Everyone agreed that the touch sensors would be placed on the side, facing the front, and would react to the robot hitting an obstacle out of range of the ultrasonic sensor. We added some objects to the touch sensors so as to extend their reach. The light sensor would be placed to one side near the front.

While all this structural engineering was taking place, one of our team members was working on the computer program. This program had to respond to the ultrasonic sensor and touch sensors to avoid obstacles, reverse and turn to avoid the white lines of the boundaries, as well as driving the wheels and sweeper of the robot. I did work too much on the program's design, but it was a very integral part with a high degree of risk; as one wrong command could cause the robot to escape the white boundary and be disqualified, and the logic of the programming had to be worked out in order to promote success.

Putting all of this together, and running several tests, we finally came up with...the WALLverine! (A combination of WALL-E and Wolverine, because of the claws)

This was the design we had been using for some time, until the arm became slightly unstable and started to droop. Here, you can see the ultrasonic sensor (looks like WALL-E's eyes), sweeper claws, the two wheels in the front are attached to the touch sensor.

Noticing that the sweeper was starting to droop as it was working, we had to do some work strengthening the support. This support caused the claw sweeper system to become stuck, so we ended up removing one of the claws. (Which made me feel better anyway because Wolverine has three claws, not four, after all) Testing it out, the WALLverine was ready to go!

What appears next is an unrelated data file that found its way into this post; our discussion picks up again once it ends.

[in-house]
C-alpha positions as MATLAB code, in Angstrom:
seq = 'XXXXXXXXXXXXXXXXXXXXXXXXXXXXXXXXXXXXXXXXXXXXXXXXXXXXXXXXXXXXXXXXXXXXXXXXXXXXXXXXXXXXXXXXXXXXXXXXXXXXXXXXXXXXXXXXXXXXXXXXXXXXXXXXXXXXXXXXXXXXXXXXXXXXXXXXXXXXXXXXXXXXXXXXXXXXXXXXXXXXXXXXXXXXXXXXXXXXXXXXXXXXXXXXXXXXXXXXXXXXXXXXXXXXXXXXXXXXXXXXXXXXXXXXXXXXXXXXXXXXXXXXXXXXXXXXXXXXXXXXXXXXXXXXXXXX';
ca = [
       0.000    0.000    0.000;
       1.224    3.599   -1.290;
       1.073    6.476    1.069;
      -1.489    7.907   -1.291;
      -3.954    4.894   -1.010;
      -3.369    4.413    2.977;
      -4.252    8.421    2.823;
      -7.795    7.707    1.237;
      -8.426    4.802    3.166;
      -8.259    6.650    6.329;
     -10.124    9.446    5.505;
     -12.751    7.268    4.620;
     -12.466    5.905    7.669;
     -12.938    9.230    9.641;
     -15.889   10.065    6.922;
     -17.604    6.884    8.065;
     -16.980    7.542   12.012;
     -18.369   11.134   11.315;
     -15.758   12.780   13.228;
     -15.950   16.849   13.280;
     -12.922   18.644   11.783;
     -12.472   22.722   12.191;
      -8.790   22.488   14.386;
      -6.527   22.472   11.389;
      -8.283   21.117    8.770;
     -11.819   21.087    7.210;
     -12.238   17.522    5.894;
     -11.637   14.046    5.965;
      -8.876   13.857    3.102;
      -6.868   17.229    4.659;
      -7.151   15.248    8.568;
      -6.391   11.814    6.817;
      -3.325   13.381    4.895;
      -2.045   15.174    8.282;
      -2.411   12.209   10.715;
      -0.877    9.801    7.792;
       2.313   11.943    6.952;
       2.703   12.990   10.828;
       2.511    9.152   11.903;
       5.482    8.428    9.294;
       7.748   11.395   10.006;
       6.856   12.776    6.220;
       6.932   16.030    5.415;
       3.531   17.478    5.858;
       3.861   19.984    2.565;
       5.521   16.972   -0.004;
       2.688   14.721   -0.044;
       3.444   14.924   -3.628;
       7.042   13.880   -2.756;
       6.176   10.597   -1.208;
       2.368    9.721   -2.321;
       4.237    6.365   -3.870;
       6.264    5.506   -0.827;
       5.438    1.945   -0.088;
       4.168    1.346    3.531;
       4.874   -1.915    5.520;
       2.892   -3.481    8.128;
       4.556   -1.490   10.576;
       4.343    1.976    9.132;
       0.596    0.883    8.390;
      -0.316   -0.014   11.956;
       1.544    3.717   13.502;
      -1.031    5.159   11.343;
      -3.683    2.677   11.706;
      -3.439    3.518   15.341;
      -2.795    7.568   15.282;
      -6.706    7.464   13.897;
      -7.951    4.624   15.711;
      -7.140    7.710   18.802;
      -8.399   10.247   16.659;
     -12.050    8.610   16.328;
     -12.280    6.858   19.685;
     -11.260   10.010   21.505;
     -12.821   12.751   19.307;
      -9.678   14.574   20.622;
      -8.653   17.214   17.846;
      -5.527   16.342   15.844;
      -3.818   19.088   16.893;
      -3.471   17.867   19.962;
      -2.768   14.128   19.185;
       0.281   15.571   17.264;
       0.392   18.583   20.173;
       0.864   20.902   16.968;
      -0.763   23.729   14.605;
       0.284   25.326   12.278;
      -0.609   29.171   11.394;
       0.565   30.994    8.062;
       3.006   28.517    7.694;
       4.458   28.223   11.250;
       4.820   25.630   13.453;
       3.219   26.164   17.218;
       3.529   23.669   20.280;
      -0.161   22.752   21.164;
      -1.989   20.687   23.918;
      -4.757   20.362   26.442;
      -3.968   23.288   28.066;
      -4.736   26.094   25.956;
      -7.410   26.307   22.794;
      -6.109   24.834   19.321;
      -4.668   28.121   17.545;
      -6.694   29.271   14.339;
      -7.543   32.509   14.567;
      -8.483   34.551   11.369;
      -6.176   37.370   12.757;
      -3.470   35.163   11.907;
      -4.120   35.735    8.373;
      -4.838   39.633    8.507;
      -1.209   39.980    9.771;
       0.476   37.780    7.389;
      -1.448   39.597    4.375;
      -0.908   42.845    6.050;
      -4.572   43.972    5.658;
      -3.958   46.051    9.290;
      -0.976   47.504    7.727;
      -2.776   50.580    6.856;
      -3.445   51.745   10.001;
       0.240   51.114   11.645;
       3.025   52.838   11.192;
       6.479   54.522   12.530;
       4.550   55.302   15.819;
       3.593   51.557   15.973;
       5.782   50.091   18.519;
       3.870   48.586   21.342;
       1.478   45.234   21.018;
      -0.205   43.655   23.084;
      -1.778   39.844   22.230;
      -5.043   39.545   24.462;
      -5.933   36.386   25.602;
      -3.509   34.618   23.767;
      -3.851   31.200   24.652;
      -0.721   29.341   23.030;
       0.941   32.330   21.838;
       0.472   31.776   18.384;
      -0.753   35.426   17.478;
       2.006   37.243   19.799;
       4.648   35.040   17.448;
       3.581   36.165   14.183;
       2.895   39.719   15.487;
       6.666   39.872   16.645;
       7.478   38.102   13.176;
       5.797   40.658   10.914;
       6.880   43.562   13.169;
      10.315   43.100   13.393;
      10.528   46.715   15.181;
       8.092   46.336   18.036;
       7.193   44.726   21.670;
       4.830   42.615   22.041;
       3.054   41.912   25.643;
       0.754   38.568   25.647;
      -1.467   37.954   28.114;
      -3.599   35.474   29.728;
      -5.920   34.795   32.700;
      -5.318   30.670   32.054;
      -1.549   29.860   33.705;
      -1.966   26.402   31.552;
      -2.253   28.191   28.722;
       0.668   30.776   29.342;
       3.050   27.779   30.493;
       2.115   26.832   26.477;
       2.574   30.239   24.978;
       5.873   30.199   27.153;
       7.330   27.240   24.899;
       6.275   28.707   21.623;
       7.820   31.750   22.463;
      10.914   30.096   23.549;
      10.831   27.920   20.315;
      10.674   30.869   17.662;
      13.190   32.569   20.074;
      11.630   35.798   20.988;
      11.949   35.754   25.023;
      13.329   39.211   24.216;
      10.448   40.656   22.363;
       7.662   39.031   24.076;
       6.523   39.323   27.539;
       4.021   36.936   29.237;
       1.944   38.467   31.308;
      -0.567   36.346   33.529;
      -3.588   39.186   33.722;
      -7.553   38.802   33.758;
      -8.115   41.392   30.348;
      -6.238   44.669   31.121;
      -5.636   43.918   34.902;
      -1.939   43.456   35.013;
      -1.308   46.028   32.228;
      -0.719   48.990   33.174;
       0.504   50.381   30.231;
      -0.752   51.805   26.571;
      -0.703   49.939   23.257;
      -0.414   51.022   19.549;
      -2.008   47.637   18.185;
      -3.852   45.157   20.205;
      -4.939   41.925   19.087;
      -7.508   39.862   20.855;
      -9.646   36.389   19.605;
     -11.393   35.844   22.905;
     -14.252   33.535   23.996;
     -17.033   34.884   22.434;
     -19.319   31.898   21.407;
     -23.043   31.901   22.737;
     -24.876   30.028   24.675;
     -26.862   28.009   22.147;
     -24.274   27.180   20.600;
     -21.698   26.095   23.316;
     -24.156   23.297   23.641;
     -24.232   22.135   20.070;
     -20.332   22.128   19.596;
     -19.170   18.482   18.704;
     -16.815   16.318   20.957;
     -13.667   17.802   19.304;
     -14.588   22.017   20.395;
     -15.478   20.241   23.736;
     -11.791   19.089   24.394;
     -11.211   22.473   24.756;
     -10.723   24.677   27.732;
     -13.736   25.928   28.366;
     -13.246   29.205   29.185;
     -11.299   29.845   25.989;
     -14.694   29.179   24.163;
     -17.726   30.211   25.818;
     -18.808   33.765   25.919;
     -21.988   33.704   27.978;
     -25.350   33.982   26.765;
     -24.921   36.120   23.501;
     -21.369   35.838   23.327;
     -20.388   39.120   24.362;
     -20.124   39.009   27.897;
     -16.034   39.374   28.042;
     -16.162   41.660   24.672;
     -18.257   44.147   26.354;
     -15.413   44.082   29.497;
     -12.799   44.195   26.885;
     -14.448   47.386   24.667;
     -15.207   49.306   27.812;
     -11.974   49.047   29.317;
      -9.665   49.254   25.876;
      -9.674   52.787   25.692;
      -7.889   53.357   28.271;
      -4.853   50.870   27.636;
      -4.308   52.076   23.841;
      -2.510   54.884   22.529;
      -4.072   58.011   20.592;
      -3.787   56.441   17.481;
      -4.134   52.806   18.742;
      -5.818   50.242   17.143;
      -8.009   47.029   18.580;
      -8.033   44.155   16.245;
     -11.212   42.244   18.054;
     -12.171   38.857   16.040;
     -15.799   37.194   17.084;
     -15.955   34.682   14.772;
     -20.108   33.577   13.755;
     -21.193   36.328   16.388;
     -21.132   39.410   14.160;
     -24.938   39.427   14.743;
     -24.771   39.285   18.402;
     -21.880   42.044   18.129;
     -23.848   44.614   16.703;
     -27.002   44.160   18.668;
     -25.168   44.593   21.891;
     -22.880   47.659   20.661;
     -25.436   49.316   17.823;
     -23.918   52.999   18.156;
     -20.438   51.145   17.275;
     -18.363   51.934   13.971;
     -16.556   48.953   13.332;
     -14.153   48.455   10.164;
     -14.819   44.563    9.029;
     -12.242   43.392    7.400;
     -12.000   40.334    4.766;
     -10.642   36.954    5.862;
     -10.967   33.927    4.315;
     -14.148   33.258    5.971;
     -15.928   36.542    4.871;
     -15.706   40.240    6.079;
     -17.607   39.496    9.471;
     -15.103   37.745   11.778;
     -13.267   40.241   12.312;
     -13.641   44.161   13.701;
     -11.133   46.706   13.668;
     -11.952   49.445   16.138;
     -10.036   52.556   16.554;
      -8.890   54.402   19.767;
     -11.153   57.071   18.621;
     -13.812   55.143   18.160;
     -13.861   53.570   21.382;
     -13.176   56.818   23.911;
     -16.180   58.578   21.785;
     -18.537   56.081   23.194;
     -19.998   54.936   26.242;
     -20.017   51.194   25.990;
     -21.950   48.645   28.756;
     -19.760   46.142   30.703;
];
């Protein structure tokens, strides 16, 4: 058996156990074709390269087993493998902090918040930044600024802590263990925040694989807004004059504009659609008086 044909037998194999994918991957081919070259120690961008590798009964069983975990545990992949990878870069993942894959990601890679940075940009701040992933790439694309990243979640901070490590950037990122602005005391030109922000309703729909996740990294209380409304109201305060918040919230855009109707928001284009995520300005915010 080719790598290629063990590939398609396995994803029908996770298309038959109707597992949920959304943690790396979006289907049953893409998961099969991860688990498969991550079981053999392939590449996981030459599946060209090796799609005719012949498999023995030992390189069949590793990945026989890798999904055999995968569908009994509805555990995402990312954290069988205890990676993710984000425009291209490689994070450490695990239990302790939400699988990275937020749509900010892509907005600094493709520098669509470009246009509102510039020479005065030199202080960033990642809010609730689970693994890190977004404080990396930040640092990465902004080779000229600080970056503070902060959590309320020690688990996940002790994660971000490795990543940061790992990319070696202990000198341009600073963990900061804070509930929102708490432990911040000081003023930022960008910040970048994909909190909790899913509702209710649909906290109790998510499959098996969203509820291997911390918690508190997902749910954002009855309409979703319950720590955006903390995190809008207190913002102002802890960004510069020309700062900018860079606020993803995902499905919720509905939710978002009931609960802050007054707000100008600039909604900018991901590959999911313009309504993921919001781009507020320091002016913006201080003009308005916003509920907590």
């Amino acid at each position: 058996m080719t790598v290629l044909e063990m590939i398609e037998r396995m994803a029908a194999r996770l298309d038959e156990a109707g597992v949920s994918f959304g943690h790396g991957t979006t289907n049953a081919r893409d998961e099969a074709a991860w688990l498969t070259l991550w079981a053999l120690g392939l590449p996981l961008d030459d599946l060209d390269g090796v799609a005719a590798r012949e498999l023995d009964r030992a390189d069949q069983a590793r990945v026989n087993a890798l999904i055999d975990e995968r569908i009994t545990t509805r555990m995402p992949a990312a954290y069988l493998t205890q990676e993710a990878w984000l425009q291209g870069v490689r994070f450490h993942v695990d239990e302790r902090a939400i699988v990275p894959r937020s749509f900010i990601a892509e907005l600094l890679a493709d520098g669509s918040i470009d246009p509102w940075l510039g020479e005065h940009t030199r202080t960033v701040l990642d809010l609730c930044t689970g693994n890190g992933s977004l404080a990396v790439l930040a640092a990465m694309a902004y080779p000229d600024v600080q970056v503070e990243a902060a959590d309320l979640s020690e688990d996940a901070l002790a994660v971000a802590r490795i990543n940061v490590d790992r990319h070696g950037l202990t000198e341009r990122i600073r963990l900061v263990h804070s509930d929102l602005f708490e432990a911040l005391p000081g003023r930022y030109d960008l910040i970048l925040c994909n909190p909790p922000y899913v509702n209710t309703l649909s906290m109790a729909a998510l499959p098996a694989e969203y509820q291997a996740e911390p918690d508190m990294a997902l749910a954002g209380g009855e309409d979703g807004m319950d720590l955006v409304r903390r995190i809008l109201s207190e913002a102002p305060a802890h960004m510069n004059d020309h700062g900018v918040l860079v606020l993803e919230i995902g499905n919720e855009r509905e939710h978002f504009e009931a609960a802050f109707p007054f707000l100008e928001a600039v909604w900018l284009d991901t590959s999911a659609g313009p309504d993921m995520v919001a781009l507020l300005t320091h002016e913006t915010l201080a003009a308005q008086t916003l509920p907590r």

As were the other robots. They were placed on the table, and with everyone crowding around, I attempted to get some pictures, although I did miss taking photos of some of them. An interesting aspect of these types of challenges is to note the similarities and differences between the robot designs. Faced with similar pieces, with similar design constraints, some of the robots were similar. However, since most teams were fairly isolated, the designs were different enough as to be interesting.

I really enjoy the claws and, while hard to see, the tread conveyor system.
Similar to our WALLverine, this used small plastic pieces for its sweeping system.

I felt this one looked like a combine, a grain processor, and that this view is pretty intimidating. 

This robot turned very quickly, and used a rapidly spinning wheel system for its collector. 
Another interesting design, combining the conveyor system, with a different take on the structural support.
A simple looking, but robust design, this robot featured Admiral Ackbar from Star Wars. Additionally, anytime it sensed an obstacle, it played "It's a trap!" through some speakers.
 A view of the obstacle course. The white lines were white duct tape, the obstacles were concrete blocks, and the gems can be seen, white, orange, and scattered all over the floor.
A bird's eye view of the course. The black square is the starter area. Bonus points for returning there with gems.
Fit with sound-system and microphone, the competition started off and was commentated on by Prof. Yoshida. Points were given to avoiding obstacles without touching them, and points were given for collecting gems.

In the space industry, rovers like Mars Curiosity roam over the Red Planet's surface looking for things of interest, namely rocks and soil. While the current robots, like Curiosity, collect and analyze the material in-situ, in place. some interesting developments in these types of missions. Known as a "sample return", the robot collects the material and brings it back to Earth for analysis. While a more complicated and risky mission, the main advantage is that scientists here on Earth can analyze the material first-hand, which usually allows for better analysis.